Anyway, no anti-terrorist cops at Irvine; nor at the stations along the line named Kilwinning, Dalry, Glengarnock, Lochwinnoch, Howwood, Milliken Park and Johnstone. The ring of steel re-emerged briefly at that home of bleak, Paisley Gilmour Street, where I was joined by a gaunt, tattooed character and his anxious female companion. 'It'll be like this at every station,' he muttered at the sight of two police officers on the platform for Ayr.
In the crowded, sweaty concourse of Glasgow Central, it was only mildly surprising to discover that 'Fortress Britain' consisted of the familiar glum duo from the British Transport Police. Meanwhile, out on Gordon Street, where tables had been laid in anticipation of a bank holiday weekend of alfresco boozing, the beer was flowing in the boiling heat, a visible sign that the nation had nobly 'pulled together'.
But it was a different story on the other side of the country: no hint of complacency there. Barbara Millar sent us this short despatch from the new frontline of the war on terror: the back road to Auchtermuchty:
I had just driven through the village when a police motorcyclist, lights flashing, approached from the St Andrews direction. We all dutifully pulled over to let him pass. Within a couple of minutes, there was another, then a third, closely followed by a fourth.
My initial curiosity was giving way to a modicum of anxiety – we were only a couple of days on from Manchester. Concern was heightened when a fifth bike appeared, followed by a phalanx of vehicles, unmarked police cars, their occupants identified by blue flashing lights. The final vehicle was a police car in full cop livery.
Anxiety had turned to alarm. What on earth was going on? What atrocity had befallen Fife that these numerous police people were on their way to counter? I phoned home to see if anything had been reported on the news. Oh, came the reply, Obama has been playing golf in St Andrews.
What are we to deduce from these contrasting experiences on the same day? Perhaps that 'Fortress Britain' is a stronghold designed for the safety and convenience of very important people, while the rest of us are kept where the politicians like us best: in a permanent state of fear and alarm.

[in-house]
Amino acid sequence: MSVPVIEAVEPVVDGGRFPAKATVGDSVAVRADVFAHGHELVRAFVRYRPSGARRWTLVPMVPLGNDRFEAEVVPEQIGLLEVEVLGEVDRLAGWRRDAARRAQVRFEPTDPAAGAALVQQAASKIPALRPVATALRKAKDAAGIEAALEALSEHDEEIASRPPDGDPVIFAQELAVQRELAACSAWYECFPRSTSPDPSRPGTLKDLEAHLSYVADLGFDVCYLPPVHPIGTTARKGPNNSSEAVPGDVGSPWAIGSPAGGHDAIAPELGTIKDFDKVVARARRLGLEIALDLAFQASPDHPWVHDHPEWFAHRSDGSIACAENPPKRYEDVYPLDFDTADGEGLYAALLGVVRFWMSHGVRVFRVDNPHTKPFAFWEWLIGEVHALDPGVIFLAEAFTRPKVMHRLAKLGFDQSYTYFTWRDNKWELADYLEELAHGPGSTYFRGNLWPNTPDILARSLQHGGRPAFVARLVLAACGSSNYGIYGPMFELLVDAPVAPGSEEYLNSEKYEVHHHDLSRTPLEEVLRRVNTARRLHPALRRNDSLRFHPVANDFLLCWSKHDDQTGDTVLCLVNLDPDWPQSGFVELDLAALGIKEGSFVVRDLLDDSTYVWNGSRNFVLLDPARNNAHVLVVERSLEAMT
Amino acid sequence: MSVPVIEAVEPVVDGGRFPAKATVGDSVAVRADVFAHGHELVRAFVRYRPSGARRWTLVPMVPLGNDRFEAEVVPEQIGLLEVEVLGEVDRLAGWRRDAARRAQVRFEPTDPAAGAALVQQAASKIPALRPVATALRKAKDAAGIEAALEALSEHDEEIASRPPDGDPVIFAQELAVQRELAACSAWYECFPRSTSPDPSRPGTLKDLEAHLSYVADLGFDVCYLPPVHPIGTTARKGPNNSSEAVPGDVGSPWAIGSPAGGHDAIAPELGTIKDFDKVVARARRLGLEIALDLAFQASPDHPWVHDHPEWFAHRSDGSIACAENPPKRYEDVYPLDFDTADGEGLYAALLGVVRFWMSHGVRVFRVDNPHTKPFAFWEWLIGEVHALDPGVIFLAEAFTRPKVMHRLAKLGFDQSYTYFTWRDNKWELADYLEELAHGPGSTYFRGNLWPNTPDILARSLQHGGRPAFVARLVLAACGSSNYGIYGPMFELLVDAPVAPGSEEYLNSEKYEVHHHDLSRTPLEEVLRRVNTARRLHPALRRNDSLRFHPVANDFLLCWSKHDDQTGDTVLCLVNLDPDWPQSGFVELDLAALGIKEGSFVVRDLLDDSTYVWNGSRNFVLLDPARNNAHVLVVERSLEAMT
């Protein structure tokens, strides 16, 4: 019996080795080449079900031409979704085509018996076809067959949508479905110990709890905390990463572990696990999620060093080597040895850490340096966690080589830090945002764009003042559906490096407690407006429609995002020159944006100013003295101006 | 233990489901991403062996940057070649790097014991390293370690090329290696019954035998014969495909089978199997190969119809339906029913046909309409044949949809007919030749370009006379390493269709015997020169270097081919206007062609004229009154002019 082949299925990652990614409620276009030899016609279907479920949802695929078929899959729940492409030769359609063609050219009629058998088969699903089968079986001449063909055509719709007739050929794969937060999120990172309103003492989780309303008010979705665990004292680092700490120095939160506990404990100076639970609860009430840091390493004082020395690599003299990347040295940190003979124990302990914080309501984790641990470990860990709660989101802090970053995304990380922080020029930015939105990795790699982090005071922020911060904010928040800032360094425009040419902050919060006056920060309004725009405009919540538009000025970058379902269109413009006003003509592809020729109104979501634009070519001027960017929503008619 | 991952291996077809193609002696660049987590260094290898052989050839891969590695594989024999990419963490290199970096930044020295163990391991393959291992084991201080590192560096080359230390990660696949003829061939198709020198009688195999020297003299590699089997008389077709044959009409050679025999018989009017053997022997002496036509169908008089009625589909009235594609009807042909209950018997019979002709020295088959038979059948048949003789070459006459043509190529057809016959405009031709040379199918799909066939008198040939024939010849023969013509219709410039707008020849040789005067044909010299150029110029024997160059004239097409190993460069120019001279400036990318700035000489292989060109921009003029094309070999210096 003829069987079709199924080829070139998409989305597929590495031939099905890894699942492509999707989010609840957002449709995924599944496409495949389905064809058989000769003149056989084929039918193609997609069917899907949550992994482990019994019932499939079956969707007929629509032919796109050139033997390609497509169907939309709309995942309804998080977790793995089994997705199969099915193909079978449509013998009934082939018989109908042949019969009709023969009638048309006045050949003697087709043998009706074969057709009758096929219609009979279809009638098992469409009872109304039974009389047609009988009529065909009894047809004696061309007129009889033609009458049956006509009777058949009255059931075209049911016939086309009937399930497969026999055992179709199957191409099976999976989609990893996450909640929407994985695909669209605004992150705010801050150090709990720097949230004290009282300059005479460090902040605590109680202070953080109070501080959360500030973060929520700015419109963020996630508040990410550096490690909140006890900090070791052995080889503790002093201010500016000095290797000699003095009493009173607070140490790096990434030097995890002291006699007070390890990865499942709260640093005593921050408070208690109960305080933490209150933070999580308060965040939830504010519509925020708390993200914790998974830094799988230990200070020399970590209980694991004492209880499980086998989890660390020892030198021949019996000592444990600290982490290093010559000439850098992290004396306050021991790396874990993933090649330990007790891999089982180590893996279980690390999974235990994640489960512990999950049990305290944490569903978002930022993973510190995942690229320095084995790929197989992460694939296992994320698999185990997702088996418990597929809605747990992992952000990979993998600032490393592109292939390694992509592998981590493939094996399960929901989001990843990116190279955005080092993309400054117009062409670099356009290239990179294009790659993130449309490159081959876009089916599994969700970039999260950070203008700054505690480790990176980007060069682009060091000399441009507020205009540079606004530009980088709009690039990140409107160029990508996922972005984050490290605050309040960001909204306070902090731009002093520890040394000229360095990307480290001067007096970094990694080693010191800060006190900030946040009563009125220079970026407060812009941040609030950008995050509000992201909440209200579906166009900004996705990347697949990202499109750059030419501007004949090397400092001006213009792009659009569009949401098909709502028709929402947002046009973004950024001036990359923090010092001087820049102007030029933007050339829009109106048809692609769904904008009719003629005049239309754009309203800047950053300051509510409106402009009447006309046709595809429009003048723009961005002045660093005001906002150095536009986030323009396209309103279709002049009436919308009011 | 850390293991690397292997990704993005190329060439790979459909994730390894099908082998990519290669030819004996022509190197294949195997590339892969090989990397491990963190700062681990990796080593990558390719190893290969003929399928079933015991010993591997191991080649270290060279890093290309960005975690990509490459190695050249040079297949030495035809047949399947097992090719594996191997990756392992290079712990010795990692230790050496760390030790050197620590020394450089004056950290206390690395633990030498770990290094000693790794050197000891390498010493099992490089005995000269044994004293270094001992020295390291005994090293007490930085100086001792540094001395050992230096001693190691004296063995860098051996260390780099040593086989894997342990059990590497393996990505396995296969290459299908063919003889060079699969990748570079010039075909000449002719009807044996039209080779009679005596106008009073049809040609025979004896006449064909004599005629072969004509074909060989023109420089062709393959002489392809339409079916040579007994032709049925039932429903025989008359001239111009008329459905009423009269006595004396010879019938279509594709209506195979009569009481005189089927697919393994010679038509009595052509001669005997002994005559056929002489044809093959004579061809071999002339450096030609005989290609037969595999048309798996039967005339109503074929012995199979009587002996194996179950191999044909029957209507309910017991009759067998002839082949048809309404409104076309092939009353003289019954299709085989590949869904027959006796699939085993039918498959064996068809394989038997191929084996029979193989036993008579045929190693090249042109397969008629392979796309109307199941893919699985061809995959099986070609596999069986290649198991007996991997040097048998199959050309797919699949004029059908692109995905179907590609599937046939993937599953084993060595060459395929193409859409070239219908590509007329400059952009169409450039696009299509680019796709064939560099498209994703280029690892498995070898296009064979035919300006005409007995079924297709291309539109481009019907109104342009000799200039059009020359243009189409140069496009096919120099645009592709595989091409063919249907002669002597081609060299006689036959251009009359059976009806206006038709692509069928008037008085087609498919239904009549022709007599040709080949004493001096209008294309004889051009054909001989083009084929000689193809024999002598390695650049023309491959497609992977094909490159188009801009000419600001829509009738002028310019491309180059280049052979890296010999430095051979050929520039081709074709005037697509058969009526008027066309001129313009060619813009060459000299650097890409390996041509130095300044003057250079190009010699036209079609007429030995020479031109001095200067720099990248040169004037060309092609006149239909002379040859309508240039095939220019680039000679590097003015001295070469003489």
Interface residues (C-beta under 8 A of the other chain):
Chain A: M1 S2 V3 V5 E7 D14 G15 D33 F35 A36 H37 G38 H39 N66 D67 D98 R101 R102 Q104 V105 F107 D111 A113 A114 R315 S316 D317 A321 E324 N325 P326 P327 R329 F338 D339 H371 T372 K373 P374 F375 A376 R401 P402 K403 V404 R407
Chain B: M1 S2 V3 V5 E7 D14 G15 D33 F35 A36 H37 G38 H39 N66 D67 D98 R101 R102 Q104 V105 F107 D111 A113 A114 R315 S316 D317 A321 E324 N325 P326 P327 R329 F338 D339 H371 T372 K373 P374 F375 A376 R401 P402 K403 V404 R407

In retirement, Obama is already beginning to look ordinary. He was scarcely out of the Oval Office before he was bonding on the high seas with a billionaire businessman. Then came news of the mega-bucks book deal, followed by reports that he had received £312,000 for a speech to some Wall Street outfit. When it comes to money-making on an industrial scale, there is still no one in politics to beat Tony Blair, but it looks as if Obama, diminished by the loss of power, could yet rival him.
After his round at St Andrews, he played hard to get in Edinburgh, avoiding a crowd of admirers at the conference centre by slipping in the back door, no doubt for security reasons. But there was less justification for excluding the media from his 'lecture' at a charity event organised by a foundation in the name of the Ayrshire businessman Tom Hunter.
The evening consisted of a dinner that only the corporate classes could afford (at up to £2,000 a ticket) followed by Obama's talk. For clues to what he said, journalists were reduced to picking up crumbs from the table. Any self-respecting media organisation, denied access, would have declined on principle to cover the event. Instead there was the usual craven deference to the rich and powerful, and no suggestion that the long-awaited speech may have consisted of a succession of rather vacuous platitudes.
There were two particular oddities about this night of mystery. First, the sponsorship of the event – to an extent unknown – by the Royal Bank of Scotland, an organisation whose recklessness makes it unfit to sponsor the proverbial whelk stall. Presumably Hunter had enough left in the piggy bank to sponsor the bash himself, even if the purchase of his new Beverly Hills estate earlier this year set him back £30 million. The second oddity was the unwillingness of his foundation to reveal how much the ex-president received in appearance money.
I have no expectations of people like Hunter. How disappointing, though, if Obama, who once proclaimed the ability of ordinary people to change society for the better ('Yes, we can': one vaguely recalls the incantation), spent his long declining years as a hired hand at charity dinners and ornament of posh golf clubs.
Photograph by The Laird of Oldham (https://www.flickr.com/photos/jza84/5234586160)